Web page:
I have been out on site and counted a maximum of 15 broken slates on a roof of one of these buildings, with no signs of interior leaking. Out of five buildings in question, only one looks like it really needs total replacement - and not because of the slates, but because it has many dormers with failing flashing. I am getting nowhere with the state on this because the architect keeps claiming that he is acting in the state's best interests to economically address the problem. In most cases, I just don't see that there is a problem, or one that can't be fixed with a repair.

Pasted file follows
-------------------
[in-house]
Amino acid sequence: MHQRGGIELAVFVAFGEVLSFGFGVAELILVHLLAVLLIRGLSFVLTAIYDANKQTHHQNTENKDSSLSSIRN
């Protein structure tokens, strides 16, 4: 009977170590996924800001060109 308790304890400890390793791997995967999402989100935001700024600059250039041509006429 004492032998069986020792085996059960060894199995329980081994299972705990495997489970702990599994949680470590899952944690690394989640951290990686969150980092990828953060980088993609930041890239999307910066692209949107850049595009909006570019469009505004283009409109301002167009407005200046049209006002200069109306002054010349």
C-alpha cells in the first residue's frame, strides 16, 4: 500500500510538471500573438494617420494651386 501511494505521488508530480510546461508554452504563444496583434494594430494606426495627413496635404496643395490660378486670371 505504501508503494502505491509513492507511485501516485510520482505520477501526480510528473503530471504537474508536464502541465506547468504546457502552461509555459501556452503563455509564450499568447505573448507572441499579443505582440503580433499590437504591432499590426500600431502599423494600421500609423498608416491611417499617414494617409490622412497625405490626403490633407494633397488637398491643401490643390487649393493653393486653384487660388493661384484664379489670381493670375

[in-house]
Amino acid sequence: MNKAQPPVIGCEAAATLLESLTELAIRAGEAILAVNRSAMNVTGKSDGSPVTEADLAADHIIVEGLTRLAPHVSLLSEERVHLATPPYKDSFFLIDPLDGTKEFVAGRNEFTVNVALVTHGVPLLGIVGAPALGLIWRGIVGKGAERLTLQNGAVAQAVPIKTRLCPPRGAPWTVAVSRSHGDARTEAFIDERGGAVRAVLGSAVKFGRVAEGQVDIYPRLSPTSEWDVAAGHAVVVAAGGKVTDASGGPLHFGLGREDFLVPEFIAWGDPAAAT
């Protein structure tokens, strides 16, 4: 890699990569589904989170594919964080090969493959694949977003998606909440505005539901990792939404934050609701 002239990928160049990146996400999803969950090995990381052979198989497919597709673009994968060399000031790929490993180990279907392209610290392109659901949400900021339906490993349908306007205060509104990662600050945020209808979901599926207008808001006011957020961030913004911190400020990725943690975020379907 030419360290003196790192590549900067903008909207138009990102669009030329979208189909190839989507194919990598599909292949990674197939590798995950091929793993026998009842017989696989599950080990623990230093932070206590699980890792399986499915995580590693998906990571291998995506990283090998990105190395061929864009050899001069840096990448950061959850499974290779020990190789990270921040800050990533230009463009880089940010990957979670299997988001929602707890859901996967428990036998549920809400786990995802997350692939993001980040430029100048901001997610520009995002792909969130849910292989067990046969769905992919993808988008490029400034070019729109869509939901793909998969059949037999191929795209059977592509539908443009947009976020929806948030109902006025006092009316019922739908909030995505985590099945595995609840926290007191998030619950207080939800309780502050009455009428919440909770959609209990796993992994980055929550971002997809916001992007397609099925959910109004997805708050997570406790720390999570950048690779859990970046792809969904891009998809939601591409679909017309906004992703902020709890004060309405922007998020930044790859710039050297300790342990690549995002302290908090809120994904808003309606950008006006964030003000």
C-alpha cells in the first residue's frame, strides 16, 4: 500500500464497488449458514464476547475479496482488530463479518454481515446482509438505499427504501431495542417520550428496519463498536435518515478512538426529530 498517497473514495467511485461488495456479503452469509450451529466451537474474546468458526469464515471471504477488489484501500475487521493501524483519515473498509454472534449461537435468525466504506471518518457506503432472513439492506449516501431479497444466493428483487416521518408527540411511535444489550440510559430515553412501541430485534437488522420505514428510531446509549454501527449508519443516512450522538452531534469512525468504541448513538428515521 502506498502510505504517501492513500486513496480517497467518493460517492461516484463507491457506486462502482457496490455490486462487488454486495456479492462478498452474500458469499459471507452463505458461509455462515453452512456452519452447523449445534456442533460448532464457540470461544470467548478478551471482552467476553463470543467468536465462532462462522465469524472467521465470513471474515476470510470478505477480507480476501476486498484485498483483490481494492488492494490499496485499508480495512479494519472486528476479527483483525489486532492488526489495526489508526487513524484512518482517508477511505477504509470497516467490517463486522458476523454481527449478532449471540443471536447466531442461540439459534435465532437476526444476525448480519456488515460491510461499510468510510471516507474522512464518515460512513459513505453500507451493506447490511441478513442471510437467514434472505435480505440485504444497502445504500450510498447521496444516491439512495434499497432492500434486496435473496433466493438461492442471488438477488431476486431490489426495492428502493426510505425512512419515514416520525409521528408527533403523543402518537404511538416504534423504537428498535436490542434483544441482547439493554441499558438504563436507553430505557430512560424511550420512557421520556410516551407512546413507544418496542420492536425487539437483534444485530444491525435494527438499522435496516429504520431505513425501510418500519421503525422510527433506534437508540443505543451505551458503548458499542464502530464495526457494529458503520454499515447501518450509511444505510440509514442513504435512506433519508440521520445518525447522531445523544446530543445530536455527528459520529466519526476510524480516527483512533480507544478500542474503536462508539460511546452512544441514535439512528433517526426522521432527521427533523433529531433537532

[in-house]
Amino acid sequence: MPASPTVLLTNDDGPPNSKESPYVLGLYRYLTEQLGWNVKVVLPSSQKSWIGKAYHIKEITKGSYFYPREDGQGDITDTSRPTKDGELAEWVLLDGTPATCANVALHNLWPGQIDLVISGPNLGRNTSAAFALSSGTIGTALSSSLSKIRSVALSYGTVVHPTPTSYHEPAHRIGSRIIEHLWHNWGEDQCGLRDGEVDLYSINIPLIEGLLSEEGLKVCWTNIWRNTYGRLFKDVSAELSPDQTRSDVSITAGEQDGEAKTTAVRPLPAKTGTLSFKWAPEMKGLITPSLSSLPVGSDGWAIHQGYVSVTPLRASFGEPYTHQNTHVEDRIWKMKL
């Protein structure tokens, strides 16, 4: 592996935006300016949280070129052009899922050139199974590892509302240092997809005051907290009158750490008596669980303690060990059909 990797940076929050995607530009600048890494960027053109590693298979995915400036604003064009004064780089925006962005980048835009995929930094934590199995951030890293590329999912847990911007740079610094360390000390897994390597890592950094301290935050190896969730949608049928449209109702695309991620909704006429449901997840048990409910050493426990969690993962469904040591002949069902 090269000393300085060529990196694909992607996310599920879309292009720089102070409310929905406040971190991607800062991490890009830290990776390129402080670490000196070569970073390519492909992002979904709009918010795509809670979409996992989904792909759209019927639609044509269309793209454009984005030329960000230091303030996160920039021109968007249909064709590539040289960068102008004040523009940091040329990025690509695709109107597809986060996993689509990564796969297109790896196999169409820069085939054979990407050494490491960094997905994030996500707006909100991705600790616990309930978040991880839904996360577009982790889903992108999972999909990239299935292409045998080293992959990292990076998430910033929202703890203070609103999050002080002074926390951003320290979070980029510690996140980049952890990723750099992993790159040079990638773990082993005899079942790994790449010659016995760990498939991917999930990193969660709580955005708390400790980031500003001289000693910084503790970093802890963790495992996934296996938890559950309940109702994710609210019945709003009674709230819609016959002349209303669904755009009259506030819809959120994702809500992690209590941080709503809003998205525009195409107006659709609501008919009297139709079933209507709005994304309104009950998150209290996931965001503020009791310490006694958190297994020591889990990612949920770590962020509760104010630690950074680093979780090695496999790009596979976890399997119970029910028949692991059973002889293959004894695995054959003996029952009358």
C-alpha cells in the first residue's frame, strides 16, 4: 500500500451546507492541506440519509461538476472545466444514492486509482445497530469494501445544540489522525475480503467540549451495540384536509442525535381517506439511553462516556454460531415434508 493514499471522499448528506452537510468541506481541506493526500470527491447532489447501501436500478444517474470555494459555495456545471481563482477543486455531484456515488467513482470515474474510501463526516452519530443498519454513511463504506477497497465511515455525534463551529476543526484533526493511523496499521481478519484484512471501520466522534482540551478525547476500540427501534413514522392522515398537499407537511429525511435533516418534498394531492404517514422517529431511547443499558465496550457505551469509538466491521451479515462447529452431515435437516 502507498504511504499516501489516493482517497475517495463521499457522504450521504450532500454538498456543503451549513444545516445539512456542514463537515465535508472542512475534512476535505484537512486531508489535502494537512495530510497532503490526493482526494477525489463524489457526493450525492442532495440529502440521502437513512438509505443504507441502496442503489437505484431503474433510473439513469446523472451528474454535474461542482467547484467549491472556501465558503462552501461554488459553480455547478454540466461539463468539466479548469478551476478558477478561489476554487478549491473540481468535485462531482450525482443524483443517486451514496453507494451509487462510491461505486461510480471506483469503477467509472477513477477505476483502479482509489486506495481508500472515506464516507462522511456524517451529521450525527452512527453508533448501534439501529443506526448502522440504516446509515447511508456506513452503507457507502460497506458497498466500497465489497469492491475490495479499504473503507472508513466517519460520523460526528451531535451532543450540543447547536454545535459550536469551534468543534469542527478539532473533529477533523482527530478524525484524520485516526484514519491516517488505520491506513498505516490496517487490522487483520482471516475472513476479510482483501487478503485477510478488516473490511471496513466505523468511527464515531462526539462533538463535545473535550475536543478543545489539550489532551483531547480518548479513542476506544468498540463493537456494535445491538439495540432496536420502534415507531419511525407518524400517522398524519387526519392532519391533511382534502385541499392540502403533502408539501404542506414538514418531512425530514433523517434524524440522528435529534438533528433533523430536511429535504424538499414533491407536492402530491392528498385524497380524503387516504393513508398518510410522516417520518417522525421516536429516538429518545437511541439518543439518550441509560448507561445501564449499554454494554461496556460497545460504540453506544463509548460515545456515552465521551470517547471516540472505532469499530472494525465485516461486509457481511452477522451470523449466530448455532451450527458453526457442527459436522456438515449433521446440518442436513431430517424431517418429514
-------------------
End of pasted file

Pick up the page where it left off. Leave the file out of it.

He also claims that failing metals on slate roofs usually indicate that the "substructure" is deteriorated as well and needs to be replaced. Again, I have witnessed no sign of deterioration of the decking from within the attic. Is this also an industry rule-of-thumb, as he claims? Can anyone direct me to a source of these "industry standards" that he is fond of quoting?
The current group of buildings in question date from circa 1935, and are institutional buildings that are residential in scale. However, the same scenario has arisen on several much larger buildings.